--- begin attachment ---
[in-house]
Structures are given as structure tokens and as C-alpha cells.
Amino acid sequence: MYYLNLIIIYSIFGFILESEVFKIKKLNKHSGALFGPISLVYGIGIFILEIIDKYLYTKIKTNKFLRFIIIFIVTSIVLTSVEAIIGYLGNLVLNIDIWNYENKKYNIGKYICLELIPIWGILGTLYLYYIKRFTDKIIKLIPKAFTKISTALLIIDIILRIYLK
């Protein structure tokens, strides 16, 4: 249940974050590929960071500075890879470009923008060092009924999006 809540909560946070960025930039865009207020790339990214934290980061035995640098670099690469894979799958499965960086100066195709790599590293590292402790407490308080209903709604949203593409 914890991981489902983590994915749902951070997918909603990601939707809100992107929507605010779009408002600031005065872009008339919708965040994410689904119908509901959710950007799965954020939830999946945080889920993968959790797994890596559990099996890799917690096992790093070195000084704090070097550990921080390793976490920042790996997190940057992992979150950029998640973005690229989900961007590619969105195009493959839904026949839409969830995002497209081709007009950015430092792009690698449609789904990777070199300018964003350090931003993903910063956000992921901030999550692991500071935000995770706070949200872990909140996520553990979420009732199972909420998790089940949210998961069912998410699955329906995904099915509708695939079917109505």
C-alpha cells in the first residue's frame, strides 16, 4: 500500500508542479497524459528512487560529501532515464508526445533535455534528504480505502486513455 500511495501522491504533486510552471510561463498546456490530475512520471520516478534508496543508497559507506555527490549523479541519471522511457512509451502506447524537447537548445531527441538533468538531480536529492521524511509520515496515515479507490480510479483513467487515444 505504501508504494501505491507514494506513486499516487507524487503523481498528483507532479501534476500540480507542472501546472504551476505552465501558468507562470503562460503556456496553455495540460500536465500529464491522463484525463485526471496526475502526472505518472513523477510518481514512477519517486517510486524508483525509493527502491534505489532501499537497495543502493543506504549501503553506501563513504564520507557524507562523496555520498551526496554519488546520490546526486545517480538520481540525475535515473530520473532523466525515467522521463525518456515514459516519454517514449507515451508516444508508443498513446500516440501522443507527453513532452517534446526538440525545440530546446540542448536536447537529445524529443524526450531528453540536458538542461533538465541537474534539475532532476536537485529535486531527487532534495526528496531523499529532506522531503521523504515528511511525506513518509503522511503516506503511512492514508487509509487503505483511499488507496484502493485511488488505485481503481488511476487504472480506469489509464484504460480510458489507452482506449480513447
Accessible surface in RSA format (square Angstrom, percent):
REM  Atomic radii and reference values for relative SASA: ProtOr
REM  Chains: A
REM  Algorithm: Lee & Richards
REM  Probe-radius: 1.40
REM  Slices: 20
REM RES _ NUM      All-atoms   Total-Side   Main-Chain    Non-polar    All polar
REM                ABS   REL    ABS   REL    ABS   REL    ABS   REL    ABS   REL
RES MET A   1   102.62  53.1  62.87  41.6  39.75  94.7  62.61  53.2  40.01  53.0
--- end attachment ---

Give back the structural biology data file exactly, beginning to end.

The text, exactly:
[in-house]
Structures are given as structure tokens and as C-alpha cells.
Amino acid sequence: MYYLNLIIIYSIFGFILESEVFKIKKLNKHSGALFGPISLVYGIGIFILEIIDKYLYTKIKTNKFLRFIIIFIVTSIVLTSVEAIIGYLGNLVLNIDIWNYENKKYNIGKYICLELIPIWGILGTLYLYYIKRFTDKIIKLIPKAFTKISTALLIIDIILRIYLK
């Protein structure tokens, strides 16, 4: 249940974050590929960071500075890879470009923008060092009924999006 809540909560946070960025930039865009207020790339990214934290980061035995640098670099690469894979799958499965960086100066195709790599590293590292402790407490308080209903709604949203593409 914890991981489902983590994915749902951070997918909603990601939707809100992107929507605010779009408002600031005065872009008339919708965040994410689904119908509901959710950007799965954020939830999946945080889920993968959790797994890596559990099996890799917690096992790093070195000084704090070097550990921080390793976490920042790996997190940057992992979150950029998640973005690229989900961007590619969105195009493959839904026949839409969830995002497209081709007009950015430092792009690698449609789904990777070199300018964003350090931003993903910063956000992921901030999550692991500071935000995770706070949200872990909140996520553990979420009732199972909420998790089940949210998961069912998410699955329906995904099915509708695939079917109505």
C-alpha cells in the first residue's frame, strides 16, 4: 500500500508542479497524459528512487560529501532515464508526445533535455534528504480505502486513455 500511495501522491504533486510552471510561463498546456490530475512520471520516478534508496543508497559507506555527490549523479541519471522511457512509451502506447524537447537548445531527441538533468538531480536529492521524511509520515496515515479507490480510479483513467487515444 505504501508504494501505491507514494506513486499516487507524487503523481498528483507532479501534476500540480507542472501546472504551476505552465501558468507562470503562460503556456496553455495540460500536465500529464491522463484525463485526471496526475502526472505518472513523477510518481514512477519517486517510486524508483525509493527502491534505489532501499537497495543502493543506504549501503553506501563513504564520507557524507562523496555520498551526496554519488546520490546526486545517480538520481540525475535515473530520473532523466525515467522521463525518456515514459516519454517514449507515451508516444508508443498513446500516440501522443507527453513532452517534446526538440525545440530546446540542448536536447537529445524529443524526450531528453540536458538542461533538465541537474534539475532532476536537485529535486531527487532534495526528496531523499529532506522531503521523504515528511511525506513518509503522511503516506503511512492514508487509509487503505483511499488507496484502493485511488488505485481503481488511476487504472480506469489509464484504460480510458489507452482506449480513447
Accessible surface in RSA format (square Angstrom, percent):
REM  Atomic radii and reference values for relative SASA: ProtOr
REM  Chains: A
REM  Algorithm: Lee & Richards
REM  Probe-radius: 1.40
REM  Slices: 20
REM RES _ NUM      All-atoms   Total-Side   Main-Chain    Non-polar    All polar
REM                ABS   REL    ABS   REL    ABS   REL    ABS   REL    ABS   REL
RES MET A   1   102.62  53.1  62.87  41.6  39.75  94.7  62.61  53.2  40.01  53.0